|Action||Reduce and Cap Carbon Dioxide from Fossil Fuel Fired Electric Power Generating Facilities (Rev. C17)|
|Comment Period||Ends 4/9/2018|
Coalition Comment on Proposed Regulation for Emissions Trading
Karen G. Sabasteanski
Department of Environmental Quality
1111 East Main Street, Suite 1400
P.O. Box 1105
Richmond, VA 23218
April 9, 2018
RE: Regulation for Emissions Trading (9VAC5-140)
To view the full submission, please go to: https://www.foodandwaterwatch.org/sites/default/files/coalition_comment_on_9vac5-140.pdf
Dear Ms. Sabasteanski:
On behalf of the Blue Ridge Environmental Defense League, Food & Water Watch, People Demanding Action, Preserve Floyd and the Renewable Energy & Electric Vehicle Association (REEVA), we welcome the opportunity to submit comments in opposition to the Virginia State Air Pollution Control Board’s proposed “Regulation for Emissions Trading Programs” (9 VAC 5-140), published January 8, 2018.
The Blue Ridge Environmental Defense League is a regional, community-based, non-profit environmental organization. Our founding principles are earth stewardship, environmental democracy, social justice, and community empowerment. Food & Water Watch is a national advocacy organization that champions healthy food and clean water for all with over 23,000 supporters in Virginia. People Demanding Action is a mass-based political movement and network rebuilding a populist coalition representing 8,500 Virginians to protect and preserve the dreams of our children and the coming generations. Preserve Floyd is working to prohibit the proposed Mountain Valley Pipeline and Atlantic Coast Pipeline from coming through the Appalachians and protecting and preserving our community. REEVA helps local Southwest Virginia members install renewable energy and build electric vehicles.
The proposal aims to cap and reduce carbon dioxide (CO2) emissions from fossil fuel-fired electric power generating facilities by having the state join an interstate trading program known as Regional Greenhouse Gas Initiative (RGGI). Virginia’s participation in a cap-and-trade program like RGGI is not the answer.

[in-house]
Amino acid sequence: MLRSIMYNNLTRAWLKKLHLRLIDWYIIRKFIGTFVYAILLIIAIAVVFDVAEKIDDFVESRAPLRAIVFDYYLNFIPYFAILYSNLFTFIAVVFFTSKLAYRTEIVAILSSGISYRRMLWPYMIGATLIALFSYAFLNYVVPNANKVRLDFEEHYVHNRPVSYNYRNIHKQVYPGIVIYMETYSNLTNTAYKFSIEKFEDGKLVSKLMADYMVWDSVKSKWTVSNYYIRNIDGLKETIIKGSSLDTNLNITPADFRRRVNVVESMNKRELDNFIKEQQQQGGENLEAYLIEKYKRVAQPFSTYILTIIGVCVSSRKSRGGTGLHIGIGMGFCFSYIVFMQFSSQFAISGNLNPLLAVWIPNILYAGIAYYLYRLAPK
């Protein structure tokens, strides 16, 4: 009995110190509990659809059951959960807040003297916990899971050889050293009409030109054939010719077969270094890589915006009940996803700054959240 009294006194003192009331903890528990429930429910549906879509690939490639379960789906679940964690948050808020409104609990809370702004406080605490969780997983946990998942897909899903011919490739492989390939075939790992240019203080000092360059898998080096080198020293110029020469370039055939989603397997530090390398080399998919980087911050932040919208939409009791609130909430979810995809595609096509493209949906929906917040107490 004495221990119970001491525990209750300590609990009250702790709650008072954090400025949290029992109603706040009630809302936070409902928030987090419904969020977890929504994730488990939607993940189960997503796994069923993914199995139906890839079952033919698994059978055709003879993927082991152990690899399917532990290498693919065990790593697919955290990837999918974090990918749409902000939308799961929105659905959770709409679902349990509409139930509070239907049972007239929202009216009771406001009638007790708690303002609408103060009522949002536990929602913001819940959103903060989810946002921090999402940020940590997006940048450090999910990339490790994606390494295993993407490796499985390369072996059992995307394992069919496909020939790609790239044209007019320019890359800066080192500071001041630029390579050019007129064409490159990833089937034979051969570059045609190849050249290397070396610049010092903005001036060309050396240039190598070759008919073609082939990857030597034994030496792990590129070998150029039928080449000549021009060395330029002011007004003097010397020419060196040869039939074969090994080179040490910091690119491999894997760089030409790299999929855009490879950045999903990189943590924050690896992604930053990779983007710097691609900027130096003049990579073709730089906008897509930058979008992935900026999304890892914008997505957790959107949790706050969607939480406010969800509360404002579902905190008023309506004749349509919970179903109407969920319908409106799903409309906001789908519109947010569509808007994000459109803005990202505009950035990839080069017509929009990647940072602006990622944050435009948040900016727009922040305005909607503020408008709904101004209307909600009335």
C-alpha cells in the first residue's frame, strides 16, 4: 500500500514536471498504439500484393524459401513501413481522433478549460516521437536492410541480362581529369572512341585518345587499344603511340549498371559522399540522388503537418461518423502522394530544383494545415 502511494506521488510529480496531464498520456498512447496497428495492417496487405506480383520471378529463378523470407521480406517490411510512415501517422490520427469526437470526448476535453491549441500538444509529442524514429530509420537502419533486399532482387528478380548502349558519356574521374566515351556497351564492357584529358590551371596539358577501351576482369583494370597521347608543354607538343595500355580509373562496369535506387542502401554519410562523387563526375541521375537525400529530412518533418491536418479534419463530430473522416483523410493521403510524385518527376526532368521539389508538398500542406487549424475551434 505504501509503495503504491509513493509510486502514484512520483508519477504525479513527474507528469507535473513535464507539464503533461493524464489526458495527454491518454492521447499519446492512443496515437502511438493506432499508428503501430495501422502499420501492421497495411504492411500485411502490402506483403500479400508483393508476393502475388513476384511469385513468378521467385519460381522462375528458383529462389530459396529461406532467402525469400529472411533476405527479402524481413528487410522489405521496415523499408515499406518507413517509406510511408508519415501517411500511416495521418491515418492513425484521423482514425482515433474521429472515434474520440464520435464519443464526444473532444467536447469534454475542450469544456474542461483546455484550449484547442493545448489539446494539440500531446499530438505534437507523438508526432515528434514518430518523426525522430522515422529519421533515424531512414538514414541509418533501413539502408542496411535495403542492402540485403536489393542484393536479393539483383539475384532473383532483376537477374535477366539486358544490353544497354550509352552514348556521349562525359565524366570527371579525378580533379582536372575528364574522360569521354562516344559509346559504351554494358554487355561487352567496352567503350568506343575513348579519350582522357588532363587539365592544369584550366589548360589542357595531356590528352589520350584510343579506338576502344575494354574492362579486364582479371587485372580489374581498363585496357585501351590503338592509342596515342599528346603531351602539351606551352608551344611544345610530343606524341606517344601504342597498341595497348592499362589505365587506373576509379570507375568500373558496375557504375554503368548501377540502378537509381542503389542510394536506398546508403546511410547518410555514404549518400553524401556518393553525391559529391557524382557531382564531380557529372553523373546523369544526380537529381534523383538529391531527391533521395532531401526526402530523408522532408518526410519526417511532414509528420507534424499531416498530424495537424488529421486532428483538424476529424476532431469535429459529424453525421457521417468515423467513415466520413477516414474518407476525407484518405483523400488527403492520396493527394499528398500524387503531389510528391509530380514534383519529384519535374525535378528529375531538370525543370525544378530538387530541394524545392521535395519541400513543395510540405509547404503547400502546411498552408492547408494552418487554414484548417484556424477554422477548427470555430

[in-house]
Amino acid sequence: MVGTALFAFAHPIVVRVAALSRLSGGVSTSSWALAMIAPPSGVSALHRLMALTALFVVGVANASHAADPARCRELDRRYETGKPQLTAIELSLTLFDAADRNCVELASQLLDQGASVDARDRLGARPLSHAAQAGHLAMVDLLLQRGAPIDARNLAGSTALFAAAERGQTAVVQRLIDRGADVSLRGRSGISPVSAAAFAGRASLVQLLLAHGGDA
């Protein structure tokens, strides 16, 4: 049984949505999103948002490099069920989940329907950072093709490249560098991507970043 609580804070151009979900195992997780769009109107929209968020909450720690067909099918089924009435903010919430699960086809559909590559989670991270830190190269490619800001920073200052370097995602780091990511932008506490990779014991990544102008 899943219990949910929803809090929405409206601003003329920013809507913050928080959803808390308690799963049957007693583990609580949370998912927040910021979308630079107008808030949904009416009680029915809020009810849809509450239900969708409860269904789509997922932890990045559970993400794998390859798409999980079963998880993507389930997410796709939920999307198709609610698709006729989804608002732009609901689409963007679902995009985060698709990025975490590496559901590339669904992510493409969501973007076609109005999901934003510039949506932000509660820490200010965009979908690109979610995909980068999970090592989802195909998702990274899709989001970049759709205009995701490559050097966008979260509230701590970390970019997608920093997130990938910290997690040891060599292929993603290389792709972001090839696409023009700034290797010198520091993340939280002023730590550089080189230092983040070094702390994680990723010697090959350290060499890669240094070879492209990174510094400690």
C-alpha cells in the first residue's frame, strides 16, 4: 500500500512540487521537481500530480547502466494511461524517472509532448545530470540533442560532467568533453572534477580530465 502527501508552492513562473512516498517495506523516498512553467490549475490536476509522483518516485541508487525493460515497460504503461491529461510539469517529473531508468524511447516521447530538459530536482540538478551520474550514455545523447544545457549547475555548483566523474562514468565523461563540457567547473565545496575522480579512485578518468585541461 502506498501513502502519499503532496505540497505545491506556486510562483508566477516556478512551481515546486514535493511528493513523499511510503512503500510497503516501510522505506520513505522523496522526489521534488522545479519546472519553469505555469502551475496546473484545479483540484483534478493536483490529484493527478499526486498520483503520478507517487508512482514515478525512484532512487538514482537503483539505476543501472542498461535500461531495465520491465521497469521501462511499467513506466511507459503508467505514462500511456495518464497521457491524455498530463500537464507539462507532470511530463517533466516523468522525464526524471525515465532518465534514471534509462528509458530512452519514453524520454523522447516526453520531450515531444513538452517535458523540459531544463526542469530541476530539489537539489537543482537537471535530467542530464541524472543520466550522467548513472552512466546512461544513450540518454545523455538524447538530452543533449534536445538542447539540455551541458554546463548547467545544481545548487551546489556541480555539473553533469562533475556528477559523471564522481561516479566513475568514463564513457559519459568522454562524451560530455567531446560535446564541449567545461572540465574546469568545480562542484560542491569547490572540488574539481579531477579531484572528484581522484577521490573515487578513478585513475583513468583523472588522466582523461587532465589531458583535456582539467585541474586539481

RGGI allows polluters to buy and sell allowances in lieu of direct emissions controls. RGGI’s inherently flawed and harmful approach has not been proven to reduce CO2 emissions and has encouraged the shift to natural-gas fired power plants, increasing dependence on gas from hydraulic fracturing (or fracking) at the expense of renewable energy while allowing accompanying methane emissions to continue unabated. Moreover, RGGI is essentially a pay-to-pollute structure that enables polluters to simply buy allowances for the right to pollute rather than decrease their emissions, which effectively encourages more pollution in lower-income areas and communities of color, exacerbating underlying environmental justice disparities. And the program’s seemingly most attractive feature as a state revenue raiser for environmental initiatives has been undercut as states regularly raid these funds to fill coffers and satisfy budget deficits.
Former Governor McAuliffe’s Executive Directive 11 (2017), “Reducing Carbon Dioxide Emissions from the Electric Power Sector and Growing Virginia’s Clean Energy Economy,” unambiguously states that the Commonwealth of Virginia is under threat from climate change and necessitates action. Across the state, increasing temperatures and rising sea levels due to climate change has already resulted in saltwater intrusion, disappearing beaches and more intense storms and floods. Economic losses and damage to both the environment and human health are expected to worsen. Urgent action is needed to reduce greenhouse gas emissions that contribute to climate change and lessen the severity of these impacts.
While it is promising to see Governor Northam move to take action to mitigate Virginia’s climate change risks and control CO2 emissions from the electric power sector in accordance with Governor McAuliffe’s directive, the proposal to join RGGI will not and cannot achieve the directive’s goals to curb greenhouse gas emissions. We oppose market-based schemes like RGGI that purportedly protect the environment by pricing and trading pollution, but actually exacerbate pollution and climate change.
Louis Zeller, Executive Director, Blue Ridge Environmental Defense League
Wenonah Hauter, Executive Director, Food & Water Watch
Andrea Miller, Executive Director, People Demanding Action
Mara Robbins, Community Organizer, Preserve Floyd
Mark Laity-Snyder, Vice President, Renewable Energy & Electric Vehicle Association